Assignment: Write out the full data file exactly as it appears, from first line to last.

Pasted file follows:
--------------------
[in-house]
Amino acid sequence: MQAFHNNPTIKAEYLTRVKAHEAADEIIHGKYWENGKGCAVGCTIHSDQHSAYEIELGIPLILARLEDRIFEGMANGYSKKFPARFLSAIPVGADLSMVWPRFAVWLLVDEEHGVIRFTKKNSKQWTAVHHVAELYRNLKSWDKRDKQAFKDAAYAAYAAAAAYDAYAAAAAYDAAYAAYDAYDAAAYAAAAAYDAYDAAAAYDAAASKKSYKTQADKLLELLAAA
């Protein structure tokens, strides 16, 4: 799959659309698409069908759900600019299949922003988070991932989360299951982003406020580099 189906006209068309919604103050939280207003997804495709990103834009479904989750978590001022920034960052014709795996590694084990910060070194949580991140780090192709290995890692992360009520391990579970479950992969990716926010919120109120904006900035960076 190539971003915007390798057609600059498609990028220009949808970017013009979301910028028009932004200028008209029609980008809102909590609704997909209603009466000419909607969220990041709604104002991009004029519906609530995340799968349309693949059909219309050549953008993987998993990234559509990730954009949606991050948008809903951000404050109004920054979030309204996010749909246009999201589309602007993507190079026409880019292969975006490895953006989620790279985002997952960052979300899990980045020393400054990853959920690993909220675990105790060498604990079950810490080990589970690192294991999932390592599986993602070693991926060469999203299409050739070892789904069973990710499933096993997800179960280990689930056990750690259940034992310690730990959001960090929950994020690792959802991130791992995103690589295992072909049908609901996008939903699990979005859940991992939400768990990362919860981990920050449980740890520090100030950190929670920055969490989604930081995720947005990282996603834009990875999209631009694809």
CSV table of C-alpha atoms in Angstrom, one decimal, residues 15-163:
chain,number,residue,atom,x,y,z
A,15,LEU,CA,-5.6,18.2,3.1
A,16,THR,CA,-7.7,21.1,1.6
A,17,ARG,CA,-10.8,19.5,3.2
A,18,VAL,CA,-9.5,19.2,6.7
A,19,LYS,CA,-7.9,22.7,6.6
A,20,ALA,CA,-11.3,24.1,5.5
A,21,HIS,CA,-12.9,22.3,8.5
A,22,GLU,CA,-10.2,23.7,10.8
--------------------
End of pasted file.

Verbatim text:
[in-house]
Amino acid sequence: MQAFHNNPTIKAEYLTRVKAHEAADEIIHGKYWENGKGCAVGCTIHSDQHSAYEIELGIPLILARLEDRIFEGMANGYSKKFPARFLSAIPVGADLSMVWPRFAVWLLVDEEHGVIRFTKKNSKQWTAVHHVAELYRNLKSWDKRDKQAFKDAAYAAYAAAAAYDAYAAAAAYDAAYAAYDAYDAAAYAAAAAYDAYDAAAAYDAAASKKSYKTQADKLLELLAAA
């Protein structure tokens, strides 16, 4: 799959659309698409069908759900600019299949922003988070991932989360299951982003406020580099 189906006209068309919604103050939280207003997804495709990103834009479904989750978590001022920034960052014709795996590694084990910060070194949580991140780090192709290995890692992360009520391990579970479950992969990716926010919120109120904006900035960076 190539971003915007390798057609600059498609990028220009949808970017013009979301910028028009932004200028008209029609980008809102909590609704997909209603009466000419909607969220990041709604104002991009004029519906609530995340799968349309693949059909219309050549953008993987998993990234559509990730954009949606991050948008809903951000404050109004920054979030309204996010749909246009999201589309602007993507190079026409880019292969975006490895953006989620790279985002997952960052979300899990980045020393400054990853959920690993909220675990105790060498604990079950810490080990589970690192294991999932390592599986993602070693991926060469999203299409050739070892789904069973990710499933096993997800179960280990689930056990750690259940034992310690730990959001960090929950994020690792959802991130791992995103690589295992072909049908609901996008939903699990979005859940991992939400768990990362919860981990920050449980740890520090100030950190929670920055969490989604930081995720947005990282996603834009990875999209631009694809």
CSV table of C-alpha atoms in Angstrom, one decimal, residues 15-163:
chain,number,residue,atom,x,y,z
A,15,LEU,CA,-5.6,18.2,3.1
A,16,THR,CA,-7.7,21.1,1.6
A,17,ARG,CA,-10.8,19.5,3.2
A,18,VAL,CA,-9.5,19.2,6.7
A,19,LYS,CA,-7.9,22.7,6.6
A,20,ALA,CA,-11.3,24.1,5.5
A,21,HIS,CA,-12.9,22.3,8.5
A,22,GLU,CA,-10.2,23.7,10.8